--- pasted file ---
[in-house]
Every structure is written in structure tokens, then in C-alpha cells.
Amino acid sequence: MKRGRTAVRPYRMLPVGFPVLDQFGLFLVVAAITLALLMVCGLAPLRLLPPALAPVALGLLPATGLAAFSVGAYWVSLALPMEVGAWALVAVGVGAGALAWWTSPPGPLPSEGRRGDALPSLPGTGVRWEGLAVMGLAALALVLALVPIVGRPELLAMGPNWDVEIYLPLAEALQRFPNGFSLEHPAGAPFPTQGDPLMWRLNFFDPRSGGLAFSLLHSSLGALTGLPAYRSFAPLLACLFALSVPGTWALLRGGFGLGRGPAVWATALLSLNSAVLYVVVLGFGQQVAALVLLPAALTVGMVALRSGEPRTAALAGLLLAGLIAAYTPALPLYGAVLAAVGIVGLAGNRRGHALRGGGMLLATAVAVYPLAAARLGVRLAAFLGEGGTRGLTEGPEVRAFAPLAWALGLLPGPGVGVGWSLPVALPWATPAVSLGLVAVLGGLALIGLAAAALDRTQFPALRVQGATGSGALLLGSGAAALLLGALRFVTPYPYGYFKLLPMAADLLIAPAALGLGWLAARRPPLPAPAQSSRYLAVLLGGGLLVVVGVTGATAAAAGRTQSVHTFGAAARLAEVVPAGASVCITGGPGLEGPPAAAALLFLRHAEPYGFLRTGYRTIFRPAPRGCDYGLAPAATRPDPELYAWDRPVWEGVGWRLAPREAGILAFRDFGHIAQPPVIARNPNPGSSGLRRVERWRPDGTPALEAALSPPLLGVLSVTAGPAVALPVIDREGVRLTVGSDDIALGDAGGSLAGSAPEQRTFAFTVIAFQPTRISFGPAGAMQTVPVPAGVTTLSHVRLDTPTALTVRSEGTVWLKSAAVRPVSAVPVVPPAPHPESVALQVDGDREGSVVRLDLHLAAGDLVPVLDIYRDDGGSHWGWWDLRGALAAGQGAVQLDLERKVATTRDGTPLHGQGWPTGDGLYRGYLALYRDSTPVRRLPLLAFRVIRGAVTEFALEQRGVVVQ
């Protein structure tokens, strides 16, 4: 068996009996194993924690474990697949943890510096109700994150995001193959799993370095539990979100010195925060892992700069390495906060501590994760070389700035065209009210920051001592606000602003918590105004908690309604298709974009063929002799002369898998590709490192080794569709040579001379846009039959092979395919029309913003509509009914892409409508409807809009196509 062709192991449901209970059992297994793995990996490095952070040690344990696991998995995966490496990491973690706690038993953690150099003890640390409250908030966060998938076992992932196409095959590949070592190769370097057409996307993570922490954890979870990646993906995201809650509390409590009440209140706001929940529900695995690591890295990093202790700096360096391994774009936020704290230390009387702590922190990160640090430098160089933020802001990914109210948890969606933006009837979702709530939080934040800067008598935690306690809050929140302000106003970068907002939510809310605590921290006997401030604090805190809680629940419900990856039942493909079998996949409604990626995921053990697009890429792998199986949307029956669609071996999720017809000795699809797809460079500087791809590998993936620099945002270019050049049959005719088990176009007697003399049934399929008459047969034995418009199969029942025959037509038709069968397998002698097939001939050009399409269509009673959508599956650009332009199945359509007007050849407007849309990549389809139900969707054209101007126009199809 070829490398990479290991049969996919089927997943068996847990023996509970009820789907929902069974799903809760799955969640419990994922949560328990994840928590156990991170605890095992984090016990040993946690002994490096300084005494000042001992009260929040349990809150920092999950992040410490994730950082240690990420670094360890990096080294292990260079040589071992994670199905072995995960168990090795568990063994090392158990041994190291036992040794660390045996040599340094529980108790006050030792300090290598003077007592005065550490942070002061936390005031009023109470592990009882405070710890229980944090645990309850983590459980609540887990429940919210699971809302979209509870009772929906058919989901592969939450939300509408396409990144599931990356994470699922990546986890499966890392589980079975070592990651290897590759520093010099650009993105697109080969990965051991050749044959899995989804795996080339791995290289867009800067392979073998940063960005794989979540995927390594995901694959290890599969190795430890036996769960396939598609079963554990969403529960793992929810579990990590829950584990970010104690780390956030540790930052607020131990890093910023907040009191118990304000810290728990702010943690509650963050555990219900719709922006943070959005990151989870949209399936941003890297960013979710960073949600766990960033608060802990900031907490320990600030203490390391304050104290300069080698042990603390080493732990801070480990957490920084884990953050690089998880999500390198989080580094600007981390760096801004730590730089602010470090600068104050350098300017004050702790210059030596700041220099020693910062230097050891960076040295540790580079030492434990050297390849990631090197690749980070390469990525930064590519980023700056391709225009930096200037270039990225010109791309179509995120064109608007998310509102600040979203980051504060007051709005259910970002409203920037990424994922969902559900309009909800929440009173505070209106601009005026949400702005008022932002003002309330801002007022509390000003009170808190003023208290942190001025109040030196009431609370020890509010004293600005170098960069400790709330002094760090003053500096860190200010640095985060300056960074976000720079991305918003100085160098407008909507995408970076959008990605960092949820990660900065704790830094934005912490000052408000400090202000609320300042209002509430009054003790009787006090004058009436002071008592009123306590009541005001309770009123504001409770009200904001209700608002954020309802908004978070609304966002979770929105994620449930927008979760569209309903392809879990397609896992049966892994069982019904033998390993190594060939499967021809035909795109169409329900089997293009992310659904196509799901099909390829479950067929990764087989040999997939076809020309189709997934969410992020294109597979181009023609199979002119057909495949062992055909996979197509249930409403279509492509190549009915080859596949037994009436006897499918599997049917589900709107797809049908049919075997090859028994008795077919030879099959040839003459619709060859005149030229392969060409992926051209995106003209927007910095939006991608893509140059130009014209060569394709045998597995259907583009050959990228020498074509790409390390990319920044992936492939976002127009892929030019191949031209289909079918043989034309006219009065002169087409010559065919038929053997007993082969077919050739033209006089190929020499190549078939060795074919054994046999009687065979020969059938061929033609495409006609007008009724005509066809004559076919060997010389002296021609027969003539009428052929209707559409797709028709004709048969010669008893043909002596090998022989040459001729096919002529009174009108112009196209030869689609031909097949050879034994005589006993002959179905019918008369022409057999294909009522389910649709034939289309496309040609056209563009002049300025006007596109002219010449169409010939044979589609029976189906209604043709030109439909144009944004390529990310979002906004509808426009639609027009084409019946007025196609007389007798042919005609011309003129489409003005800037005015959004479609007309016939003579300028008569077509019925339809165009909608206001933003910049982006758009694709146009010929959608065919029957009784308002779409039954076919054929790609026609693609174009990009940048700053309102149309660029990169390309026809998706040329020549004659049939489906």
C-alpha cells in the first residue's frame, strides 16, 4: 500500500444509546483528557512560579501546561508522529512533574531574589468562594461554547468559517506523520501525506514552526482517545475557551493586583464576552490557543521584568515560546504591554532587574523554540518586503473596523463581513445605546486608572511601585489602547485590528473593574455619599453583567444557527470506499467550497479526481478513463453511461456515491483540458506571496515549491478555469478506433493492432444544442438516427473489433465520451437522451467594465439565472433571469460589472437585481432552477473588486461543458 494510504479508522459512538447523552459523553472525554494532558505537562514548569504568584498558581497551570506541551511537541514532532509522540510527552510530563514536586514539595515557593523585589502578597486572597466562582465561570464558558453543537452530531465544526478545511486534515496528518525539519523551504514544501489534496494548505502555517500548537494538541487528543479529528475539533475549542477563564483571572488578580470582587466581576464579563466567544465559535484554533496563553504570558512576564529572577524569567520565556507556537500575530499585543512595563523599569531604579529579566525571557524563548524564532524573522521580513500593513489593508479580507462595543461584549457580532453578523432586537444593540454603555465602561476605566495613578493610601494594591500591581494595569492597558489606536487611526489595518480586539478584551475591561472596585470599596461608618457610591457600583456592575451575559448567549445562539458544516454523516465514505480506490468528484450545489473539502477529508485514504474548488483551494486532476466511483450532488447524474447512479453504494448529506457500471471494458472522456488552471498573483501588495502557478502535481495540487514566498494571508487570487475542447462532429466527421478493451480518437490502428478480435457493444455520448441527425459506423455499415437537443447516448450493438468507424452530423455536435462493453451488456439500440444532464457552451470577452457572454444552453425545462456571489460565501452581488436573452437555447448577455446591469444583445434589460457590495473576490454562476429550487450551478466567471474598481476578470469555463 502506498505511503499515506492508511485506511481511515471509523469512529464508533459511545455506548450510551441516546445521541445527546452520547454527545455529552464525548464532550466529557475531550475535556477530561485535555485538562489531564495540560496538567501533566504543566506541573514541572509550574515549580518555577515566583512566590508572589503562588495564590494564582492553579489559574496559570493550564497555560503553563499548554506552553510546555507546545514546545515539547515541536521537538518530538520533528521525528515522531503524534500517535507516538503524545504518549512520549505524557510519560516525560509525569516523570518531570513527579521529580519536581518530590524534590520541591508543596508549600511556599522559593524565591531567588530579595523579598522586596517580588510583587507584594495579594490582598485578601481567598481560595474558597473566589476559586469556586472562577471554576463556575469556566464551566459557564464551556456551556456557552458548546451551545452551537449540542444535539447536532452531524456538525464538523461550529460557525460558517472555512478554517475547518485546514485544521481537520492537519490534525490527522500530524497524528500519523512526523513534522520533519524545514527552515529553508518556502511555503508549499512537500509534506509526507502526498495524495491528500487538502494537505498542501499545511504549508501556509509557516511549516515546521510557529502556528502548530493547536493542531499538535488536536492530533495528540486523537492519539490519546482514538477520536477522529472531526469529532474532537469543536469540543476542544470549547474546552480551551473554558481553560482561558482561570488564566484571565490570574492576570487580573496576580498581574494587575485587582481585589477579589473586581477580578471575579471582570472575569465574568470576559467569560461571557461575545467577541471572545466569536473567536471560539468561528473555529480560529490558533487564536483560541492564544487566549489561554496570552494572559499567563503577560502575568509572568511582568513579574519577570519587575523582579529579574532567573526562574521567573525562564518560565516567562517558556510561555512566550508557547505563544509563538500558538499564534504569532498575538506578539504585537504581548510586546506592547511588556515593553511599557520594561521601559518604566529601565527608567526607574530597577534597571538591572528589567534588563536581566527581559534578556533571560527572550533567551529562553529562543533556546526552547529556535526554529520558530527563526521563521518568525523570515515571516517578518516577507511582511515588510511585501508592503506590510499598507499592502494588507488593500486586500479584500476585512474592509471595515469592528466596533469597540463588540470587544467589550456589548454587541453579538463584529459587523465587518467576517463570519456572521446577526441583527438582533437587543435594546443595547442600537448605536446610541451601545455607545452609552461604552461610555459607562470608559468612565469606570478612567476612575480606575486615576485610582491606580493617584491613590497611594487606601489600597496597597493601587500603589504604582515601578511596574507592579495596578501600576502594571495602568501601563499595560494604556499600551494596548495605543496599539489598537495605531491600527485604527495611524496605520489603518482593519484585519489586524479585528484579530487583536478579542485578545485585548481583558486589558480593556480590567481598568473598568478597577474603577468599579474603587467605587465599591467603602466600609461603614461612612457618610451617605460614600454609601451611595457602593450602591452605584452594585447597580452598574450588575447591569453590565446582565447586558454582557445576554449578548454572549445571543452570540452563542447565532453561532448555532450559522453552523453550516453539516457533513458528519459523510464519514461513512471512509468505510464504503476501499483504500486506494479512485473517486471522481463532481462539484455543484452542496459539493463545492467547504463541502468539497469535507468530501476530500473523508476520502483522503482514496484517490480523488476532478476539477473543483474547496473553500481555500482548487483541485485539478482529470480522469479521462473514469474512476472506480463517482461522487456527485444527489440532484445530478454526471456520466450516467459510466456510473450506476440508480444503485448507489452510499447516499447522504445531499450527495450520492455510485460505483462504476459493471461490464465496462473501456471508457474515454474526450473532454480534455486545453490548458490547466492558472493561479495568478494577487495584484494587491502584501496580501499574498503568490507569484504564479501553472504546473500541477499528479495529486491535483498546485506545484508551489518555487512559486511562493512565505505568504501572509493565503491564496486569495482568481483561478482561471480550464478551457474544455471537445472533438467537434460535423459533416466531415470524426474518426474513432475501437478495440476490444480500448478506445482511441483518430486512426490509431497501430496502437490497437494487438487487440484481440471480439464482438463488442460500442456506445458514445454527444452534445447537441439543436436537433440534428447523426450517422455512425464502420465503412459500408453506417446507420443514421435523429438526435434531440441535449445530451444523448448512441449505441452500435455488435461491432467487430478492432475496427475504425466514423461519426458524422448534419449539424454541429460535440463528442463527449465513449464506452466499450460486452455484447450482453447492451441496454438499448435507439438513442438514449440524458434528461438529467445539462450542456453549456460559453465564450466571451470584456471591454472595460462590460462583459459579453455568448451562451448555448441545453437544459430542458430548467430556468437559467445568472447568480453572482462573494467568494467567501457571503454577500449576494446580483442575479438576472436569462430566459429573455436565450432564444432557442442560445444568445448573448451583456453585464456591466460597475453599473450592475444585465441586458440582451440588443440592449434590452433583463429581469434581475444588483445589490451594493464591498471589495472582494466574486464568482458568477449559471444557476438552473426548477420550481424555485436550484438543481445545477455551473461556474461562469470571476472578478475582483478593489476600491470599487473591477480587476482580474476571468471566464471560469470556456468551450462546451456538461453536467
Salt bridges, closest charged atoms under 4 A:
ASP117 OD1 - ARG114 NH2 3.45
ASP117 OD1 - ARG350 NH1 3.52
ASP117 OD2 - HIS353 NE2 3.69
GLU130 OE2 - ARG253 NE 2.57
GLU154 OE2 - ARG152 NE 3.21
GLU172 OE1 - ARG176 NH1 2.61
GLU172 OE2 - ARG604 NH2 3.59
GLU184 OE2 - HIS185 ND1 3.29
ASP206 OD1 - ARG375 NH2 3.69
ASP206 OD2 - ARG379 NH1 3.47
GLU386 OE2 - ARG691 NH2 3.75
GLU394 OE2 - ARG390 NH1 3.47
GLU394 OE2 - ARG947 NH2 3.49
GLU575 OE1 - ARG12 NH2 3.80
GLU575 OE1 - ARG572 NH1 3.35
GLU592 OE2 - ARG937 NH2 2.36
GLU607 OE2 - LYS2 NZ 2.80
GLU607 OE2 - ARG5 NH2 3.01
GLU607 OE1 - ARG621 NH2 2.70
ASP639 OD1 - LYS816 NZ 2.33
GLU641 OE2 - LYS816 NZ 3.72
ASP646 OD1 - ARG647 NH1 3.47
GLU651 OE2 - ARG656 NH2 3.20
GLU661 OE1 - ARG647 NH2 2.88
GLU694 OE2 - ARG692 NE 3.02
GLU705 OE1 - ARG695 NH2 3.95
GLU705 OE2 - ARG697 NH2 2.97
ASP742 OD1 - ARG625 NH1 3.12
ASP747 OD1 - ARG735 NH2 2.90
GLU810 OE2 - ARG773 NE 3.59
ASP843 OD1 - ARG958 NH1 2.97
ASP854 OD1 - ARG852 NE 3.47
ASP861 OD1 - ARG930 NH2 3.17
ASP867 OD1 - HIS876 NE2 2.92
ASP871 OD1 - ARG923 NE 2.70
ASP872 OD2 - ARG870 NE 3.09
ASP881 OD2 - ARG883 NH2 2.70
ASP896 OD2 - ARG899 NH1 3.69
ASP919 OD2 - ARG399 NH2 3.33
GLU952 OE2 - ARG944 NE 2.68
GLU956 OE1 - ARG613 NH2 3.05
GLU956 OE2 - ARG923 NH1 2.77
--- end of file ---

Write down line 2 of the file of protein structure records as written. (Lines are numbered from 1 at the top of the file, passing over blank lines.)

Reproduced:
Every structure is written in structure tokens, then in C-alpha cells.